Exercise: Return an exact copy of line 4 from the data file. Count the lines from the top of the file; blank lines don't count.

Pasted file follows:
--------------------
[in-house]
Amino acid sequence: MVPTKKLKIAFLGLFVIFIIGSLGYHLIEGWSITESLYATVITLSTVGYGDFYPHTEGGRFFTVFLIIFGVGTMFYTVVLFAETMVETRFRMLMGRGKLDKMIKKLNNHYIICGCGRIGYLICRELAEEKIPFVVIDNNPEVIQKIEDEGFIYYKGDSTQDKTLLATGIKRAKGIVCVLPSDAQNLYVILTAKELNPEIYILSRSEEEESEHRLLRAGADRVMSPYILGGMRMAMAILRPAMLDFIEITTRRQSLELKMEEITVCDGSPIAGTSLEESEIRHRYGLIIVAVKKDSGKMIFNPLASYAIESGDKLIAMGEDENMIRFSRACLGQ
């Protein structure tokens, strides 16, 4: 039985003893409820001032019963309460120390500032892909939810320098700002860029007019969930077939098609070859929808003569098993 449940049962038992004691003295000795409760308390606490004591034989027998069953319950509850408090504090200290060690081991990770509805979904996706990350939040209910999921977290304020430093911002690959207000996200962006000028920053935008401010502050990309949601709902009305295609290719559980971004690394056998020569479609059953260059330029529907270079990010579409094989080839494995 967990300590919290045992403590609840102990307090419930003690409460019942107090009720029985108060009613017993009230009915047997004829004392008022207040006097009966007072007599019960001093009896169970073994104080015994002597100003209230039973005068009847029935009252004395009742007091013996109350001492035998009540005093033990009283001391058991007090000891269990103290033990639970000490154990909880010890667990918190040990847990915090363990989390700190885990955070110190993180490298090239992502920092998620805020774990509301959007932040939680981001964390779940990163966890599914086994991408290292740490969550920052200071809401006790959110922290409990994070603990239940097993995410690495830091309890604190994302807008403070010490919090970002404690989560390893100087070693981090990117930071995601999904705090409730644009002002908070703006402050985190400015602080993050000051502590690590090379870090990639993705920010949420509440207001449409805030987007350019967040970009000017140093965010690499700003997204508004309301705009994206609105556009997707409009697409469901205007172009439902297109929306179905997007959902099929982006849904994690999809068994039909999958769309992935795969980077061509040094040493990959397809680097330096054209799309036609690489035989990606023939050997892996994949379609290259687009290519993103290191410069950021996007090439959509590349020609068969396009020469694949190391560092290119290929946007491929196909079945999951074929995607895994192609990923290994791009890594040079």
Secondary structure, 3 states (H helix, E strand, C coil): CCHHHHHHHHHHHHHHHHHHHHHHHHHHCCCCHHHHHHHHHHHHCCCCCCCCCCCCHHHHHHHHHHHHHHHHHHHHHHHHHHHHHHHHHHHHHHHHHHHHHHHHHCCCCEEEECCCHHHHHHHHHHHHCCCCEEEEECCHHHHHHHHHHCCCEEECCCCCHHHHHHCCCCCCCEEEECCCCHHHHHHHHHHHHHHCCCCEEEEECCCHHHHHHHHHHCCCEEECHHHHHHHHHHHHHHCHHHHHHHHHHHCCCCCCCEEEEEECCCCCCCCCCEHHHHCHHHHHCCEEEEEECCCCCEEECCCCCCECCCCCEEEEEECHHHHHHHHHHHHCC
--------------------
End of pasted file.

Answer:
Secondary structure, 3 states (H helix, E strand, C coil): CCHHHHHHHHHHHHHHHHHHHHHHHHHHCCCCHHHHHHHHHHHHCCCCCCCCCCCCHHHHHHHHHHHHHHHHHHHHHHHHHHHHHHHHHHHHHHHHHHHHHHHHHCCCCEEEECCCHHHHHHHHHHHHCCCCEEEEECCHHHHHHHHHHCCCEEECCCCCHHHHHHCCCCCCCEEEECCCCHHHHHHHHHHHHHHCCCCEEEEECCCHHHHHHHHHHCCCEEECHHHHHHHHHHHHHHCHHHHHHHHHHHCCCCCCCEEEEEECCCCCCCCCCEHHHHCHHHHHCCEEEEEECCCCCEEECCCCCCECCCCCEEEEEECHHHHHHHHHHHHCC